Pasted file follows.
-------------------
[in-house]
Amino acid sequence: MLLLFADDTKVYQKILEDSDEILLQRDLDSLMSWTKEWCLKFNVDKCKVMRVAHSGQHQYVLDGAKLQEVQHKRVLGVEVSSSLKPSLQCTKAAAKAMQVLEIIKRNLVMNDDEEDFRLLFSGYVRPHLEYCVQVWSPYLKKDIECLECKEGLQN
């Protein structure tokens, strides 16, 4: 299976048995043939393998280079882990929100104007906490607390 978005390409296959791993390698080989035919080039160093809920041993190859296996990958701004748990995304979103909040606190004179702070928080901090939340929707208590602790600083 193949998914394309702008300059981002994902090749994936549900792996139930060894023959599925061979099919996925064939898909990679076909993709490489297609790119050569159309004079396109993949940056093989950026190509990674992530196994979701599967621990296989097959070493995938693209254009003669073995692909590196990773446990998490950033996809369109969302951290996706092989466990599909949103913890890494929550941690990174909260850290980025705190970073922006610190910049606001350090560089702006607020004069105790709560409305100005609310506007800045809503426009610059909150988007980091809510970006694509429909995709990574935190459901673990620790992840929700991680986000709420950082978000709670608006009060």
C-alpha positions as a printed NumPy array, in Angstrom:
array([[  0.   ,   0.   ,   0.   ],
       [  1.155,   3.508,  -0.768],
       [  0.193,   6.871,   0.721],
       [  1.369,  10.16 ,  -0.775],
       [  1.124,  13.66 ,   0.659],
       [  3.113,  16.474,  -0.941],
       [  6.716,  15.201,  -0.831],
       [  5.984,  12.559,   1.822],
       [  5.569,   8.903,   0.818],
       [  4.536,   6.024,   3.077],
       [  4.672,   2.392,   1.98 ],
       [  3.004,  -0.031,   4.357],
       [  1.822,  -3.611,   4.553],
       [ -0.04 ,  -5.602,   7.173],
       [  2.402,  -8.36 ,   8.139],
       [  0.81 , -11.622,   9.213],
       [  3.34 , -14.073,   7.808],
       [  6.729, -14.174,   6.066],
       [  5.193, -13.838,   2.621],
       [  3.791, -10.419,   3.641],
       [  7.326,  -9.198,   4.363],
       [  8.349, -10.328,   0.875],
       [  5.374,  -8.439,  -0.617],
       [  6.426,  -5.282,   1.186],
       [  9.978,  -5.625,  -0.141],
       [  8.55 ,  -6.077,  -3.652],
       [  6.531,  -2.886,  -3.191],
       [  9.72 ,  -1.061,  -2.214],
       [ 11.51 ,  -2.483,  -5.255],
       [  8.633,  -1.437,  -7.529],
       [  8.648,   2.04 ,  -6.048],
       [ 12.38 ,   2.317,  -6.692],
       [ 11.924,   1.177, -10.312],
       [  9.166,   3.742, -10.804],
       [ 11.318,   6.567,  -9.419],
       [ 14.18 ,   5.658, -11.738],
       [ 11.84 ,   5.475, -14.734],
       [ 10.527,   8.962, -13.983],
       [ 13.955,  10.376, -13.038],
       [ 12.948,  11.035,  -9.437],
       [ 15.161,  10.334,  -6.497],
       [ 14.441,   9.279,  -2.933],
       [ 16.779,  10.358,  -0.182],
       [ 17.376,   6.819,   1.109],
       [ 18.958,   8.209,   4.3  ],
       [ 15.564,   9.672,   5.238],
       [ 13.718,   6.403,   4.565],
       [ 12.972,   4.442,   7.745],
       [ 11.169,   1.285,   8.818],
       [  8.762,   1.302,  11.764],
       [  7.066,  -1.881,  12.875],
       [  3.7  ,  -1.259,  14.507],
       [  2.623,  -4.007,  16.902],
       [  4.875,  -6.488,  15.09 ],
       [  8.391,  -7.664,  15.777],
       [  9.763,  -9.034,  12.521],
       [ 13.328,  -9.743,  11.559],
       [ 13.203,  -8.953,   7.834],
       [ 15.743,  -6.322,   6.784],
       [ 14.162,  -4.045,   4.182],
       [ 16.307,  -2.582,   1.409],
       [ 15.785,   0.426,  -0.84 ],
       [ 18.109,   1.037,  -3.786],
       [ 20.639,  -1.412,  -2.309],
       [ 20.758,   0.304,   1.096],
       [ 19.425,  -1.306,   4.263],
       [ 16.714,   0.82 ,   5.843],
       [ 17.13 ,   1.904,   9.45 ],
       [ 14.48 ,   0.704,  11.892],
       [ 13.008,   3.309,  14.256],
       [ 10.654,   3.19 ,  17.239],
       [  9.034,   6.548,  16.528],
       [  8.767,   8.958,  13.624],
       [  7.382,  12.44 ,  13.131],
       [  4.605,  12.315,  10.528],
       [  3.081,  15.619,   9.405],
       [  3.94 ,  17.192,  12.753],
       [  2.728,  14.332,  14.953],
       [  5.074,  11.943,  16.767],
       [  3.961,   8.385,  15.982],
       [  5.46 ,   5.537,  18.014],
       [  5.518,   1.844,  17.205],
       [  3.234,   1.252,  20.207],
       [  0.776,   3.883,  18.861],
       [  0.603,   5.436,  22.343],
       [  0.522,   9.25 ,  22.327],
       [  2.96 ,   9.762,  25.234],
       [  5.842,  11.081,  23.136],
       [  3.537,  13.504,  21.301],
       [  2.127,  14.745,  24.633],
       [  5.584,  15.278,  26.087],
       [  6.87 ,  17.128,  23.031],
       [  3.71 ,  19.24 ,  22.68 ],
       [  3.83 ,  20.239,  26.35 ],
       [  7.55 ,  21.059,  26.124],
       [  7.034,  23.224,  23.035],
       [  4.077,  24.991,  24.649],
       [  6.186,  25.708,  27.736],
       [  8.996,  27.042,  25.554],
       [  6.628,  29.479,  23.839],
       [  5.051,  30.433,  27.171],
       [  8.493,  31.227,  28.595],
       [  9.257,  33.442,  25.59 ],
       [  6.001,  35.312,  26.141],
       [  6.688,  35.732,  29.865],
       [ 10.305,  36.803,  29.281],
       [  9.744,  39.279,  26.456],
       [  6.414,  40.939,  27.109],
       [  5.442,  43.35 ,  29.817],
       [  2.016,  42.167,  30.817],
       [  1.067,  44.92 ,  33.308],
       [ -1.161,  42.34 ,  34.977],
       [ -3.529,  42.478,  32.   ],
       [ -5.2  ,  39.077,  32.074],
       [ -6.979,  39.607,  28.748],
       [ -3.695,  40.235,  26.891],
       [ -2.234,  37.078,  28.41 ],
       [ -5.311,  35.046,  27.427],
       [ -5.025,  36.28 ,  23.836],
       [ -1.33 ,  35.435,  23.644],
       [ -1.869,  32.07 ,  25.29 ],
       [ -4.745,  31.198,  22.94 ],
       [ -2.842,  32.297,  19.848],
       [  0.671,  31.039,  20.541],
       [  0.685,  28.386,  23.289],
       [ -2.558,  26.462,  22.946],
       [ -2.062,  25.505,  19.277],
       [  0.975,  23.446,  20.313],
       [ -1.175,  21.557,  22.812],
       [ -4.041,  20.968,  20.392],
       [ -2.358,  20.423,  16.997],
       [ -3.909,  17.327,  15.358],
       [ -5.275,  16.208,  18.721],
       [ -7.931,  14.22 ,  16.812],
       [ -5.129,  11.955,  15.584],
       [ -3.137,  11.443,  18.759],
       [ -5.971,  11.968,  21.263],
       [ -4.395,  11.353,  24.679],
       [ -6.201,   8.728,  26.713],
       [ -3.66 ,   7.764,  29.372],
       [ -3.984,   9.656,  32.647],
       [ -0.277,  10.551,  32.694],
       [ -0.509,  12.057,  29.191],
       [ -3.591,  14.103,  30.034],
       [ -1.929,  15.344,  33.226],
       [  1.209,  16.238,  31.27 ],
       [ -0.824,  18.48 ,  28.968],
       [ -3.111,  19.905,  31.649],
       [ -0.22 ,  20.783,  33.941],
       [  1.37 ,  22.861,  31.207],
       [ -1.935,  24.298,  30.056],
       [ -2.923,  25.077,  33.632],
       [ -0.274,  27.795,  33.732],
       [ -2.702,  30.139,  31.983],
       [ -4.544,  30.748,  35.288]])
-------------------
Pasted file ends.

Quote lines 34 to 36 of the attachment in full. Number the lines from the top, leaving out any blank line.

       [  8.633,  -1.437,  -7.529],
       [  8.648,   2.04 ,  -6.048],
       [ 12.38 ,   2.317,  -6.692],